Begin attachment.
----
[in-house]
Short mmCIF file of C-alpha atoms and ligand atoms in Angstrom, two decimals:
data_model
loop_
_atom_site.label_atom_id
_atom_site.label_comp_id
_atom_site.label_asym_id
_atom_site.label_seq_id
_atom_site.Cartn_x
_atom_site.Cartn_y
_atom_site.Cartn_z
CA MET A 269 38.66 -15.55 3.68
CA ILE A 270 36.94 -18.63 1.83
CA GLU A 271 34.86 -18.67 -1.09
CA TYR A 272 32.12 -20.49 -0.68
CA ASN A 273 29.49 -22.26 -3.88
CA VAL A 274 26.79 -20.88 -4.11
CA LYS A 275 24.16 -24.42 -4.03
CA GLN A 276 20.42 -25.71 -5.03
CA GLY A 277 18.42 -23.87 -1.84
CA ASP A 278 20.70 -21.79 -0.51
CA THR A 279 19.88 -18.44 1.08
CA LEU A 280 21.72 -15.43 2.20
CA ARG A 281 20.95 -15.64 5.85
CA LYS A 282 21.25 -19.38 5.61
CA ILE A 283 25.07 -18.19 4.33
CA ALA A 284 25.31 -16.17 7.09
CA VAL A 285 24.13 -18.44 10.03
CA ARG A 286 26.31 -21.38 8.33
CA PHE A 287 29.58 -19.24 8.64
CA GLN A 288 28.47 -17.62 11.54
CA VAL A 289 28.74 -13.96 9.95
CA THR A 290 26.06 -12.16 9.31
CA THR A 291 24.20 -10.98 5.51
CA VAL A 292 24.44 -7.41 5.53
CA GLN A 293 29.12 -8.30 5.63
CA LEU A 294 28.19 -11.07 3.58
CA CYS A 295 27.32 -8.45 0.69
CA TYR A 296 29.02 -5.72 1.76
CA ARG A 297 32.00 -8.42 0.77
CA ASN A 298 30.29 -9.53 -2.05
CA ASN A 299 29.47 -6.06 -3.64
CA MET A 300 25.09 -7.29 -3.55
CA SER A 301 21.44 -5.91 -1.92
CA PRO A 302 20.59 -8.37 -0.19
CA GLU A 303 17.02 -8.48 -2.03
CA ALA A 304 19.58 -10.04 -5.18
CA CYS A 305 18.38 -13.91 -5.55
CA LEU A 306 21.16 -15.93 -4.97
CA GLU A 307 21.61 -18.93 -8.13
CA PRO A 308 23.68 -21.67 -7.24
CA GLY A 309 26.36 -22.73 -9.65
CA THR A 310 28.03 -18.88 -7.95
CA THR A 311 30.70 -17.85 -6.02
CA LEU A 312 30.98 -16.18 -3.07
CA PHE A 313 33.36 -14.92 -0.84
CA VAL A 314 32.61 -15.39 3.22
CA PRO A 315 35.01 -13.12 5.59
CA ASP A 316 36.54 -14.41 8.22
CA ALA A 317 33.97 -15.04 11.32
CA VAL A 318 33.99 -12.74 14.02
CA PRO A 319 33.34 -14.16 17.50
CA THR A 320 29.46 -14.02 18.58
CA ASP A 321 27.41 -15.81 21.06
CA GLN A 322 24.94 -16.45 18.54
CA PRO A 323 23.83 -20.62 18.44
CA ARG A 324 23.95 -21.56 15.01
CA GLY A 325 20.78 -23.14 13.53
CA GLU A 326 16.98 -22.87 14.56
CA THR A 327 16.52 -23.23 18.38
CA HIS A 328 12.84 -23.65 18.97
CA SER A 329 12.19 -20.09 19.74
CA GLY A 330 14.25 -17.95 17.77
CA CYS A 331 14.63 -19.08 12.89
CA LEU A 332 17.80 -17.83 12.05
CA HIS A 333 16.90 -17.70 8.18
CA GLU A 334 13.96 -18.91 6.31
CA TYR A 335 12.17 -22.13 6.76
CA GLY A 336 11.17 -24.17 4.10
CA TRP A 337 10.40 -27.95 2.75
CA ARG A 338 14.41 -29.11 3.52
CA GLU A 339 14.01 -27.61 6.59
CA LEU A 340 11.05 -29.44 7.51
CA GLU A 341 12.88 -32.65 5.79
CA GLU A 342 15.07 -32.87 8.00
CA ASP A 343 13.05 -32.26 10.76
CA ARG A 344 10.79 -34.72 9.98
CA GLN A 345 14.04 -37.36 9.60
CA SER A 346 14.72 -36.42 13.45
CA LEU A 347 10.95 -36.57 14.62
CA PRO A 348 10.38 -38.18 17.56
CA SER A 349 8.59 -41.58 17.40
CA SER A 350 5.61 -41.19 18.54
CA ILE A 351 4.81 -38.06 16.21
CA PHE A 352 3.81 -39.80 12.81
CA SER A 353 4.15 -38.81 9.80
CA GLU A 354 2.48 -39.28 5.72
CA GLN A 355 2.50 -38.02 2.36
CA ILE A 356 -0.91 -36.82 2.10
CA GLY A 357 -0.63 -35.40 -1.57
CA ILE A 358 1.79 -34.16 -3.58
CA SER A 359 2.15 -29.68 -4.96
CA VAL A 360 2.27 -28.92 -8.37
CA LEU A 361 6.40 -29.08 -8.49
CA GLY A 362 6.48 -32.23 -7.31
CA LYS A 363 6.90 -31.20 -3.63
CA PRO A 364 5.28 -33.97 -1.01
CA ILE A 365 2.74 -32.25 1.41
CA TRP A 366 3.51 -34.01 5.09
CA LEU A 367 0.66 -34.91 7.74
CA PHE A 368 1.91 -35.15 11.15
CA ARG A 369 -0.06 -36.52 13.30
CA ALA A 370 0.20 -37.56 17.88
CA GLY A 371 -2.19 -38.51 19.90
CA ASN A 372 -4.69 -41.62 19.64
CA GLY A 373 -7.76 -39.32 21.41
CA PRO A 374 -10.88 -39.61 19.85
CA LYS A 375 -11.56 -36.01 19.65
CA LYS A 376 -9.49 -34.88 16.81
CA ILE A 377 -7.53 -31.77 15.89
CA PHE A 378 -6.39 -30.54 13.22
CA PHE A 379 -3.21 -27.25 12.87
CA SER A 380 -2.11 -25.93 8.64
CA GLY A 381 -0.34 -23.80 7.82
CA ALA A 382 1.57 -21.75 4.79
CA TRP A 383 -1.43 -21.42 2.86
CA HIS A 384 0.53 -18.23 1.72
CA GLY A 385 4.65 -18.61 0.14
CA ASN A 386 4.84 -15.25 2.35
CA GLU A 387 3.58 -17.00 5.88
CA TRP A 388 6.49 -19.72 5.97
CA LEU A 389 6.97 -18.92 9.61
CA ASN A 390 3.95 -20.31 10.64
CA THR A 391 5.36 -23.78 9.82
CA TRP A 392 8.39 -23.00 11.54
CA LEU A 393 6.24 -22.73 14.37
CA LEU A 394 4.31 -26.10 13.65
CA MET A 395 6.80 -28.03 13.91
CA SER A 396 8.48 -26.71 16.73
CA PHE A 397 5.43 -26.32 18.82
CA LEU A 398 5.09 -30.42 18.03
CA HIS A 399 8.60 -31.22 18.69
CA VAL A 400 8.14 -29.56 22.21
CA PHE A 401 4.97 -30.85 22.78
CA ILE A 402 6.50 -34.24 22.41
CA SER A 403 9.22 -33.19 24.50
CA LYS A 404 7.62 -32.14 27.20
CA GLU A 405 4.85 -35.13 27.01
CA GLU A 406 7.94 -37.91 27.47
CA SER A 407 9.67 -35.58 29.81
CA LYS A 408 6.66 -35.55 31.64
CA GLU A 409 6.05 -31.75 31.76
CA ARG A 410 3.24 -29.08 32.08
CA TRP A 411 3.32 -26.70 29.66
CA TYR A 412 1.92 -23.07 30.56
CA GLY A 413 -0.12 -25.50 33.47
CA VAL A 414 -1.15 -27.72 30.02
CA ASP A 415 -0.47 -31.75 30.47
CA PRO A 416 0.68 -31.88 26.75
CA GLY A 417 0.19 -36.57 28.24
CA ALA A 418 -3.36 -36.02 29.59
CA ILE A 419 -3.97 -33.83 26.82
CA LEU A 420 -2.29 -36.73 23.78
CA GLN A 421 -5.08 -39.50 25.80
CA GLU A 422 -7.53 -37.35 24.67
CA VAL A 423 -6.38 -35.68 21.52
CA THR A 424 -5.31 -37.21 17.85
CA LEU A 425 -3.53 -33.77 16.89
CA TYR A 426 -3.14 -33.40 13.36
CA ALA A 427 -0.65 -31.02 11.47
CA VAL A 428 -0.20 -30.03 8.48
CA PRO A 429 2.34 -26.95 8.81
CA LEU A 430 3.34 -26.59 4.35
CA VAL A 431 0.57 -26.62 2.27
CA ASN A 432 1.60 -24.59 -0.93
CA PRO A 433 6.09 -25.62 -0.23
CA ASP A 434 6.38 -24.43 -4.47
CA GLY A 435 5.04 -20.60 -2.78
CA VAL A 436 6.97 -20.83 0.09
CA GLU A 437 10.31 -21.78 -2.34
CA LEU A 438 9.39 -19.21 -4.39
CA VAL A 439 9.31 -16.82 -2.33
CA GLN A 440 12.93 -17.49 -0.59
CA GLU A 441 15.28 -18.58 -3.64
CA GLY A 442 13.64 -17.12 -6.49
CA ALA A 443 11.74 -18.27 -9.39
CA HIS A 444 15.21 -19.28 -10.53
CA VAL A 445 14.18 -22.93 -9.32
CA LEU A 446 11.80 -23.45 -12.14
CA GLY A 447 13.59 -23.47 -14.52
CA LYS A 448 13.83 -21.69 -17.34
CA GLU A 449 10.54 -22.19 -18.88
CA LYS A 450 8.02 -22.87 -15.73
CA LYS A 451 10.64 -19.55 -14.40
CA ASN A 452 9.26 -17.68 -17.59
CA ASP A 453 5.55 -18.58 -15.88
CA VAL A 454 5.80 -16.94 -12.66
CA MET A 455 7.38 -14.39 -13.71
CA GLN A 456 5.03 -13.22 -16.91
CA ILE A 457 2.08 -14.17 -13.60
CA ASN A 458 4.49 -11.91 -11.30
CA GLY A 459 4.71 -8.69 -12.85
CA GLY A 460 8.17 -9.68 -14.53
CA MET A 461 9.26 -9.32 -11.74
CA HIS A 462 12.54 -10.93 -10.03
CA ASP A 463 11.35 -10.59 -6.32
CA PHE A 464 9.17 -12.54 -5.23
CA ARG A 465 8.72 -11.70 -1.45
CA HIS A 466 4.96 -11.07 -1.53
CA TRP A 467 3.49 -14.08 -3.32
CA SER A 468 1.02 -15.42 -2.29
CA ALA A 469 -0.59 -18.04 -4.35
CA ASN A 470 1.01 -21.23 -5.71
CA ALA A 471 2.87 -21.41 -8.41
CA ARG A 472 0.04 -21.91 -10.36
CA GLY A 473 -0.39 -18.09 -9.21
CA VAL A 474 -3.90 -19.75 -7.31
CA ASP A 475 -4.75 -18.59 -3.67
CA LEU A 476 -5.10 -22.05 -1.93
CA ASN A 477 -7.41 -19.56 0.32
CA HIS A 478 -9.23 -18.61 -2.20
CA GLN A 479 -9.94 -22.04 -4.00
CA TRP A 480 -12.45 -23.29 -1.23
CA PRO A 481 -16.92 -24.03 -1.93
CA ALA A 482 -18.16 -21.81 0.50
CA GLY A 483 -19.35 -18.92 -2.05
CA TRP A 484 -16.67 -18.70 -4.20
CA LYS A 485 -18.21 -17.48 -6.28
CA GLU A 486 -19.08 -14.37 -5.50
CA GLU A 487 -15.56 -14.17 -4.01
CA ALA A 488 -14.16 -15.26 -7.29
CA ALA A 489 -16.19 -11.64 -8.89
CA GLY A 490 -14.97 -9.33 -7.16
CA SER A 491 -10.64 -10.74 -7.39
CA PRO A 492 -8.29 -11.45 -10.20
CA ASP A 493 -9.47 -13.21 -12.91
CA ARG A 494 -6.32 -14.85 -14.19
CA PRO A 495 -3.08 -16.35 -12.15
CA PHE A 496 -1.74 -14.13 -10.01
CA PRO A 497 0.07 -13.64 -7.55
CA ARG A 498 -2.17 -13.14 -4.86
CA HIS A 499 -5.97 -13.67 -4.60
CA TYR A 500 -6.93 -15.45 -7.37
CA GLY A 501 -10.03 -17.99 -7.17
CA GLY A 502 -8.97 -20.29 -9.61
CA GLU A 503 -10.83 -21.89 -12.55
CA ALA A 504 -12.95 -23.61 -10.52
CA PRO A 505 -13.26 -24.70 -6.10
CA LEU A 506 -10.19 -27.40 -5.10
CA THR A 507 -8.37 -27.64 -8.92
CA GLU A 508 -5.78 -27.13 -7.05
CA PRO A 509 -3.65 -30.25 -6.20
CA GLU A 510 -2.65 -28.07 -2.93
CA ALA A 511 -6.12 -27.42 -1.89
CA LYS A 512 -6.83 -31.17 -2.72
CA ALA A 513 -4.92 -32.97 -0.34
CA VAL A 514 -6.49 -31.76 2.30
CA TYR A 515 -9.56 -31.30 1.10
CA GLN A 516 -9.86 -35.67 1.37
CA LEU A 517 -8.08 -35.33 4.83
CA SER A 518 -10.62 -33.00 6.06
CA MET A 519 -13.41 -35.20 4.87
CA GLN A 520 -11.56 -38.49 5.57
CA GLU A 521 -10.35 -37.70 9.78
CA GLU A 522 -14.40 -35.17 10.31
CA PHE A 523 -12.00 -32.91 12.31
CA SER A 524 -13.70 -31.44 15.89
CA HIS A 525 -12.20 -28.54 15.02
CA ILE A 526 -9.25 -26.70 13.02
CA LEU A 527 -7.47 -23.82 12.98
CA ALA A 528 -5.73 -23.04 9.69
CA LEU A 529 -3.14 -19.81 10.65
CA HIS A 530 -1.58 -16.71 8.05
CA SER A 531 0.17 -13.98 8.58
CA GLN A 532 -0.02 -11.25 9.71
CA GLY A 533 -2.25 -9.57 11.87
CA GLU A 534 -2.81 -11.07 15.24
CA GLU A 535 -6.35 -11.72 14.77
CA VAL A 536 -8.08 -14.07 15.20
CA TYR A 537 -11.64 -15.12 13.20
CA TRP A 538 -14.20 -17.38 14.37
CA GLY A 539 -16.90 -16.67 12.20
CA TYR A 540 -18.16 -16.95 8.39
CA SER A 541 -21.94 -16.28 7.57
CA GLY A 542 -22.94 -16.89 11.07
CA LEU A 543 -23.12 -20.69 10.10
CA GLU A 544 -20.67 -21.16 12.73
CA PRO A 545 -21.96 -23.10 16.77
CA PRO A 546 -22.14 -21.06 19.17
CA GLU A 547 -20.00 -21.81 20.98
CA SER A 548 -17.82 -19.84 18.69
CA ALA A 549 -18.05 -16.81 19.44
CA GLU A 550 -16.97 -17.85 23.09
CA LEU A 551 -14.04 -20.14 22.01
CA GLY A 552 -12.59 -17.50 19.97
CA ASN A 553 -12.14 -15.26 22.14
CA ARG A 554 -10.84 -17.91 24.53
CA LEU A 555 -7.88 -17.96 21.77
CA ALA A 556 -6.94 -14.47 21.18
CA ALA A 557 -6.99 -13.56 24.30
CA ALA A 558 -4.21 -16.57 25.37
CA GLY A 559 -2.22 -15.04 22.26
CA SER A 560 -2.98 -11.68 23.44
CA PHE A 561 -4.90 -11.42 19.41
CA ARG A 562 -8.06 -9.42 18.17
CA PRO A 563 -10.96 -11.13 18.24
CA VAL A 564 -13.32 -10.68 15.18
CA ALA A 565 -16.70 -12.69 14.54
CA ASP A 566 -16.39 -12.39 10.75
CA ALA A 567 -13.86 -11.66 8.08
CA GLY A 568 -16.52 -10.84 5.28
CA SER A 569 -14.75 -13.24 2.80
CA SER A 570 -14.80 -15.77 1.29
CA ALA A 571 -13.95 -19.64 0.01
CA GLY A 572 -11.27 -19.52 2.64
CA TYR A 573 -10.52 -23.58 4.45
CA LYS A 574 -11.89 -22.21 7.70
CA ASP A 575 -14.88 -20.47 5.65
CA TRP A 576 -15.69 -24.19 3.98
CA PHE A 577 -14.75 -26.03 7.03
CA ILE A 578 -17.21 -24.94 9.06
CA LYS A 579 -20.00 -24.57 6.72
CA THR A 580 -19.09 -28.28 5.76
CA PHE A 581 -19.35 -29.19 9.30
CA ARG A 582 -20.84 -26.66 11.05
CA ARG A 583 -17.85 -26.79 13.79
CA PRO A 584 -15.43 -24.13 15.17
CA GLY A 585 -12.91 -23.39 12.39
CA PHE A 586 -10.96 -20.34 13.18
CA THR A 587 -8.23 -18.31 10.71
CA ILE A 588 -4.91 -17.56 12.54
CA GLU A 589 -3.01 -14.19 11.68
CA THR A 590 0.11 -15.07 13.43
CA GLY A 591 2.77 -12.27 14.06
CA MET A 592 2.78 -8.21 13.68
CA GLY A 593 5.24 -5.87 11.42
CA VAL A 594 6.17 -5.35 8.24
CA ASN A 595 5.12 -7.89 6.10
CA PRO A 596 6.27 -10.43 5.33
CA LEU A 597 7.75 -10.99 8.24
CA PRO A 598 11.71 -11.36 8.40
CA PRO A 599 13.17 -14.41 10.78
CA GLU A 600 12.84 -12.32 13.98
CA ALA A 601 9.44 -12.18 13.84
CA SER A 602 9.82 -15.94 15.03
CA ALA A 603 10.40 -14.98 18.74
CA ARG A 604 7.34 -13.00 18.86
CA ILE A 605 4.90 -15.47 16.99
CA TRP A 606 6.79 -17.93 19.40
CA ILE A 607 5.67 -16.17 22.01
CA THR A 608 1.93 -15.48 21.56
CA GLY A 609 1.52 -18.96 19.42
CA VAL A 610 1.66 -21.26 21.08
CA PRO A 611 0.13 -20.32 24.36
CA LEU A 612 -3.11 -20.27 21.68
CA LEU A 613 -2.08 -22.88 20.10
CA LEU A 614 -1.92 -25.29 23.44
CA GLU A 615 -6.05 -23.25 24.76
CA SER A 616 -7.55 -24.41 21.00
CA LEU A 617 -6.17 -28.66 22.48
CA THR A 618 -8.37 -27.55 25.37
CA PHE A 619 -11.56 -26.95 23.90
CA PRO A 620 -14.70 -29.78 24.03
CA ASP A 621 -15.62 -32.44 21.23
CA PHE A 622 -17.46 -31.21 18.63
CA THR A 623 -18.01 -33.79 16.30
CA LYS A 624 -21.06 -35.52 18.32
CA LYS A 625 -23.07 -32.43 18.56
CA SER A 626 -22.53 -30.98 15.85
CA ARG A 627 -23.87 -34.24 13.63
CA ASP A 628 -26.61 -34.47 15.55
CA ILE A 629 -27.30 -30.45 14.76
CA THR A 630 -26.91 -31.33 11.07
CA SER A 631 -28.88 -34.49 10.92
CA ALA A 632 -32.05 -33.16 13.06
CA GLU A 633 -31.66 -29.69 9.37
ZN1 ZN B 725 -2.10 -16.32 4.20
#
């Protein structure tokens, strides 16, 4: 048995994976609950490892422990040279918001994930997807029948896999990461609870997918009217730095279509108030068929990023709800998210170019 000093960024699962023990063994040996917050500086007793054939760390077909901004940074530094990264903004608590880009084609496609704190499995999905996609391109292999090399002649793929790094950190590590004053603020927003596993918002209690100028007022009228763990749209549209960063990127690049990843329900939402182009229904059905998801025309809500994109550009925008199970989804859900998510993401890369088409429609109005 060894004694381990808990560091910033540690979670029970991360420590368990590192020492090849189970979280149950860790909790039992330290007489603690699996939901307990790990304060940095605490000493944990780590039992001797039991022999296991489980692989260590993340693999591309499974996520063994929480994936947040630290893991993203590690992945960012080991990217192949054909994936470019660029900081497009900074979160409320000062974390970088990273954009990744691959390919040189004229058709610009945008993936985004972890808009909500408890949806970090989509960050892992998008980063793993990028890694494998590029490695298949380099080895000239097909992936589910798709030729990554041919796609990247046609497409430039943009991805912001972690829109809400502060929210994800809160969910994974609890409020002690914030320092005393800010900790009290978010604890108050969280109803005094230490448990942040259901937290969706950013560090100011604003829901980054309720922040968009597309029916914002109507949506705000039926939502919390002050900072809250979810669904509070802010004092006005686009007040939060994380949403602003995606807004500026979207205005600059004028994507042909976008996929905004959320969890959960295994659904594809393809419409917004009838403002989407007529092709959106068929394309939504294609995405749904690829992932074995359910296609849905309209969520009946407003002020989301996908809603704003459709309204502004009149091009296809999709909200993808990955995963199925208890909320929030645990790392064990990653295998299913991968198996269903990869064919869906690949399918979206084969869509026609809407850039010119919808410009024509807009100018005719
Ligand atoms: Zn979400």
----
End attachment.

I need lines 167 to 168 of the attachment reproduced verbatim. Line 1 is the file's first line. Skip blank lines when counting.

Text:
CA THR A 424 -5.31 -37.21 17.85
CA LEU A 425 -3.53 -33.77 16.89